Calls for Nike to get the boot

By Benjamin Haslem

AUSTRALIA'S Paralympians should push to replace Nike as their sportswear supplier in response to a degrading advertisement about the disabled, one of the country's leading disability sports groups said yesterday.

Wheelchair Sports Australia chairman Michael Godfrey-Roberts foreshadowed a consumer backlash against Nike and said the team should dump the company if another manufacturer offered to step in.

But he acknowledged that finding a replacement would be tough and praised Nike's overall record of supporting disabled sport in Australia.

Mr Godfrey-Roberts was commenting on a Nike advertisement describing disabled people as drooling, misshapen husks roaming the earth in motorised wheelchairs. The advertisement appeared in several US outdoor magazines available in Australia.

"If we were in a fortunate position to be able to make a choice, I have a feeling they would be saying: 'Thank you very much, Nike. We are going to a competitor, they are nicer people,' " Mr Godfrey-Roberts said.

Disability groups and federal politicians yesterday joined the growing international chorus condemning the clothing giant.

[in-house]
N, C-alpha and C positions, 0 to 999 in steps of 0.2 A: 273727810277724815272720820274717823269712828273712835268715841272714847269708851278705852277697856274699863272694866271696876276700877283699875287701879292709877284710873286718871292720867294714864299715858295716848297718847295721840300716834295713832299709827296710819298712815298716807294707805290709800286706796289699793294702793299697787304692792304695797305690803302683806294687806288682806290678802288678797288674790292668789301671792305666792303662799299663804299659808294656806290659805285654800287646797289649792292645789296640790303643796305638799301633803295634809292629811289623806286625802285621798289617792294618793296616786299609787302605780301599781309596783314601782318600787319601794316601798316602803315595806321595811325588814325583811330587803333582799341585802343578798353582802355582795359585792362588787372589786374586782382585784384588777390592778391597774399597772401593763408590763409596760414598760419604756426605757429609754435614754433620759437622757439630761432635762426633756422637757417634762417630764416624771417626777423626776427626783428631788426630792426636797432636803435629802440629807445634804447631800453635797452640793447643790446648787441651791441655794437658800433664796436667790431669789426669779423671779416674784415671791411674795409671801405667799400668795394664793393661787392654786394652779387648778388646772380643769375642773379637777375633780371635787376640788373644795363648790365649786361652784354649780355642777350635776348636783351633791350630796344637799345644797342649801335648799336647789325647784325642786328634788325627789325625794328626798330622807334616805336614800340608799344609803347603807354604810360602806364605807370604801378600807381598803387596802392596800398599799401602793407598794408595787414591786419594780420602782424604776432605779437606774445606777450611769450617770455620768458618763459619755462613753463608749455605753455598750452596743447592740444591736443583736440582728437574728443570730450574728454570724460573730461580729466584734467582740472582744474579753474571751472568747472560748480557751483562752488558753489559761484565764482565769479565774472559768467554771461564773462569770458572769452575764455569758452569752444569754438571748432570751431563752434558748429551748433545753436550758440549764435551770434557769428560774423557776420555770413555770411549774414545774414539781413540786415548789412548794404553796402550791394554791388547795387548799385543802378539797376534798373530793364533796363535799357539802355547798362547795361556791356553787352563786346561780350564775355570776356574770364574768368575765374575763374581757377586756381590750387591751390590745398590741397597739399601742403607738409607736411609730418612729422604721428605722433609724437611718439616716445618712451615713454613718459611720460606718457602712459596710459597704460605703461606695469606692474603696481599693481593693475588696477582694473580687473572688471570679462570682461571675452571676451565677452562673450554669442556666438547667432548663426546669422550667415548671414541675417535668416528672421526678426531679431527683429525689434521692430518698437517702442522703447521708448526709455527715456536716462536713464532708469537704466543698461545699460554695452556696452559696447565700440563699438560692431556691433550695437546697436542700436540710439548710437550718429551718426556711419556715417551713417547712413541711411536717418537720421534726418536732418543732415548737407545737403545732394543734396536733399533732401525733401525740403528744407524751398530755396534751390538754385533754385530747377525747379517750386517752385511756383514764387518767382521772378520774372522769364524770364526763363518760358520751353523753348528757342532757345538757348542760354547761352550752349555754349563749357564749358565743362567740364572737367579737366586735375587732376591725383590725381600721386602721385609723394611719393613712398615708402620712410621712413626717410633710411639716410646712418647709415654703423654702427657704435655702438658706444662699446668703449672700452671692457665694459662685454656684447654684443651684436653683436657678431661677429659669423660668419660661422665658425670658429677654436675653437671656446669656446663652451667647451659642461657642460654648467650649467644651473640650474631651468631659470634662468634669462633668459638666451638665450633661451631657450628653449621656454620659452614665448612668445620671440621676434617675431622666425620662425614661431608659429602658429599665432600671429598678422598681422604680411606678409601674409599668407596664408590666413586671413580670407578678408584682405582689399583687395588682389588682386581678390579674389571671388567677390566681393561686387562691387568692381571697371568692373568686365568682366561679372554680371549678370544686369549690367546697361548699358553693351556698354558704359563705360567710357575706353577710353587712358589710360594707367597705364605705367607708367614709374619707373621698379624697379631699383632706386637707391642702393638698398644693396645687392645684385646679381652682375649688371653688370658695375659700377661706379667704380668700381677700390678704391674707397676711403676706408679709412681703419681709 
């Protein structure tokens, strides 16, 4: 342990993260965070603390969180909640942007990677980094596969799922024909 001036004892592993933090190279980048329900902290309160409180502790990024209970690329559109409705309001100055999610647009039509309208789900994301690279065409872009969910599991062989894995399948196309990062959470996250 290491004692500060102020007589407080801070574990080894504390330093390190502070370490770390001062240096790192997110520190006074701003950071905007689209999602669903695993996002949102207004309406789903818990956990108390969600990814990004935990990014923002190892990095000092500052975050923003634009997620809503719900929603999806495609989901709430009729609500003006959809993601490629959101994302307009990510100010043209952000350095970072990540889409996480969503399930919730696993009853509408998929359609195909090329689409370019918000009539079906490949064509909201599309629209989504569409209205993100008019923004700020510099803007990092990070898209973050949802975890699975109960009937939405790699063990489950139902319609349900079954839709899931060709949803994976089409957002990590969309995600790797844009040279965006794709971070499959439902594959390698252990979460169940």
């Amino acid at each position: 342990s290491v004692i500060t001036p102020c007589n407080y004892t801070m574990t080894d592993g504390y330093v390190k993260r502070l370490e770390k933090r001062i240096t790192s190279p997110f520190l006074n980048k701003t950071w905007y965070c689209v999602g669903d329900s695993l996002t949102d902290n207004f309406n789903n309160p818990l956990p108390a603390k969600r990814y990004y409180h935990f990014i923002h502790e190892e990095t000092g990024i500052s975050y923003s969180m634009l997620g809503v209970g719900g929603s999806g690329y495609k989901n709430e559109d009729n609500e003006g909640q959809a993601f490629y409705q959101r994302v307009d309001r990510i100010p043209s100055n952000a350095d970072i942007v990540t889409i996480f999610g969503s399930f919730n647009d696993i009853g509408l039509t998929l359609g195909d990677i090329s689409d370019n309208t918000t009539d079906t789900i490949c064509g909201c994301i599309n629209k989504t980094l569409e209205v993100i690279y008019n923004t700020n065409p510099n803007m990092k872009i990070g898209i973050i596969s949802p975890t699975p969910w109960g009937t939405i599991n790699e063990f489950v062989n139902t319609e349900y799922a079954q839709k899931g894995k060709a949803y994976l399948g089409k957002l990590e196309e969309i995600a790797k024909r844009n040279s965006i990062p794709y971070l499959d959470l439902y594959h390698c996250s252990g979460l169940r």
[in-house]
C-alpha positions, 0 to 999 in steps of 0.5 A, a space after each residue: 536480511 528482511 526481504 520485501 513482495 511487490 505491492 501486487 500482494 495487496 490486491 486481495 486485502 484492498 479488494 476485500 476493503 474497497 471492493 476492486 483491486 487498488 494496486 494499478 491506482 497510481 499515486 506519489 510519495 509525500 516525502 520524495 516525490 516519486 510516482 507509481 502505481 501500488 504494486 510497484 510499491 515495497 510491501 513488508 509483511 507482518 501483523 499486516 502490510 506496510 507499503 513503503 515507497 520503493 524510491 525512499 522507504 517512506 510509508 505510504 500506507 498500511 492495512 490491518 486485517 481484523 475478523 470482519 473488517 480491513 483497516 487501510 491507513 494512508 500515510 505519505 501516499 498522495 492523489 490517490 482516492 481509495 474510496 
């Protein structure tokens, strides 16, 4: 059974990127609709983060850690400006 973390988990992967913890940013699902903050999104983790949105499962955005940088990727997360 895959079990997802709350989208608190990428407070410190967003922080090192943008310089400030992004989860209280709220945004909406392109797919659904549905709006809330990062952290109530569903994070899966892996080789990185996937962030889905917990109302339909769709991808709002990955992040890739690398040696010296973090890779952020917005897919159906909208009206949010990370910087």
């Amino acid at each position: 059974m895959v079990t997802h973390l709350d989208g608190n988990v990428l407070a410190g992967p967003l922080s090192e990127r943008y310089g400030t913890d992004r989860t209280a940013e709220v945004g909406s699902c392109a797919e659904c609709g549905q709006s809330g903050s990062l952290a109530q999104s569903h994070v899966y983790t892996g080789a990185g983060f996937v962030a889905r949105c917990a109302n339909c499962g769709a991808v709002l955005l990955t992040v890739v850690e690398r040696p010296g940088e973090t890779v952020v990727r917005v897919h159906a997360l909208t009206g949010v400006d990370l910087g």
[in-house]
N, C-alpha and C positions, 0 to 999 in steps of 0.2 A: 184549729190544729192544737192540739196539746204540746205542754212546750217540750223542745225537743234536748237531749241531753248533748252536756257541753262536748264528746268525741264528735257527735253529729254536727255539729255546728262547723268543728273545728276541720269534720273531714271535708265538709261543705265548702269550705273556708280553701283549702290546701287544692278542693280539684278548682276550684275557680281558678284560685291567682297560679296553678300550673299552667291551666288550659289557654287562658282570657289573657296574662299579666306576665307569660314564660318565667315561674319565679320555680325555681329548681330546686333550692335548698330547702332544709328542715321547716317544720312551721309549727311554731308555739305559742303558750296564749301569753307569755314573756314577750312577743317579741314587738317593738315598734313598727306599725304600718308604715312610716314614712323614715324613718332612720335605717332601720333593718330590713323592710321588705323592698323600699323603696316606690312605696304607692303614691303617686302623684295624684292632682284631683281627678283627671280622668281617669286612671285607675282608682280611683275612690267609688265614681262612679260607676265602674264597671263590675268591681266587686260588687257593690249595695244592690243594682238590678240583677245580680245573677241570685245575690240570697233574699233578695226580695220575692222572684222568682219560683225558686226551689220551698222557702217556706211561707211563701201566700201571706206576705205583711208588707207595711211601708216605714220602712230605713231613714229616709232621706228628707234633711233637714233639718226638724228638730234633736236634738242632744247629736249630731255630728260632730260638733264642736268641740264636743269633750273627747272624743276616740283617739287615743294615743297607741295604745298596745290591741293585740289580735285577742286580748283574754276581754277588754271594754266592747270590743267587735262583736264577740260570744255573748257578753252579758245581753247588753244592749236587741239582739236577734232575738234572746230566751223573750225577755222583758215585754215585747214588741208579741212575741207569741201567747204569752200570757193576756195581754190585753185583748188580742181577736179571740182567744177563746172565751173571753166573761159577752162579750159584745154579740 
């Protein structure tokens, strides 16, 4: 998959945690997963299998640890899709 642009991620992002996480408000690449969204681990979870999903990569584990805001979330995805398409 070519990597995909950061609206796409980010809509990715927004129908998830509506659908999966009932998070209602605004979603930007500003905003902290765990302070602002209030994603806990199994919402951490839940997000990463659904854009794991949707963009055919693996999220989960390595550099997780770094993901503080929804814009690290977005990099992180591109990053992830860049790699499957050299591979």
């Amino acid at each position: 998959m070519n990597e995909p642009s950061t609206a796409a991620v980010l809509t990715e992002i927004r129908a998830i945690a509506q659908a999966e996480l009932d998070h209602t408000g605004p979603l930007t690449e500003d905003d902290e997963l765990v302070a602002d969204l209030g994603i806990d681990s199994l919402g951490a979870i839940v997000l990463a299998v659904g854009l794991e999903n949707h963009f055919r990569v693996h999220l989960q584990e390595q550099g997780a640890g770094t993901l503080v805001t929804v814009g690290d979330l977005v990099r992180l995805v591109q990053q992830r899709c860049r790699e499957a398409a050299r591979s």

Democrats leader Meg Lees said Nike should boost its support of the Paralympic team as compensation for the hurt it had caused.

Senator Lees described the advertisement as "appalling, unconscionable and barely believable".

"An apology is nowhere near good enough," she said.

Opposition sports spokeswoman Kate Lundy agreed that Nike should consider such a gesture.

"Any extra funding or support that the Paralympians can get out of Nike is a positive thing and they should go for it," she said.

National Council on Intellectual Disability executive director Mark Pattison said the advertisement was revolting. But he cautioned against punishing Nike for one blunder, considering the company's history of supporting the disabled.

"They pulled the ad straight away and gave a reasonable apology," Mr Pattison said.

"Even though it was appalling and tasteless and out of order, they have responded in a semi-appropriate way."

Physical Disability Council of Australia president Maurice Corcoran said the advertisement had damaged 20 years of work by advocacy groups fighting negative attitudes towards the disabled.

Carolyn Frohmader, from Women With Disabilities, said disability group websites around the world had been flooded with messages expressing outrage over the advertisement.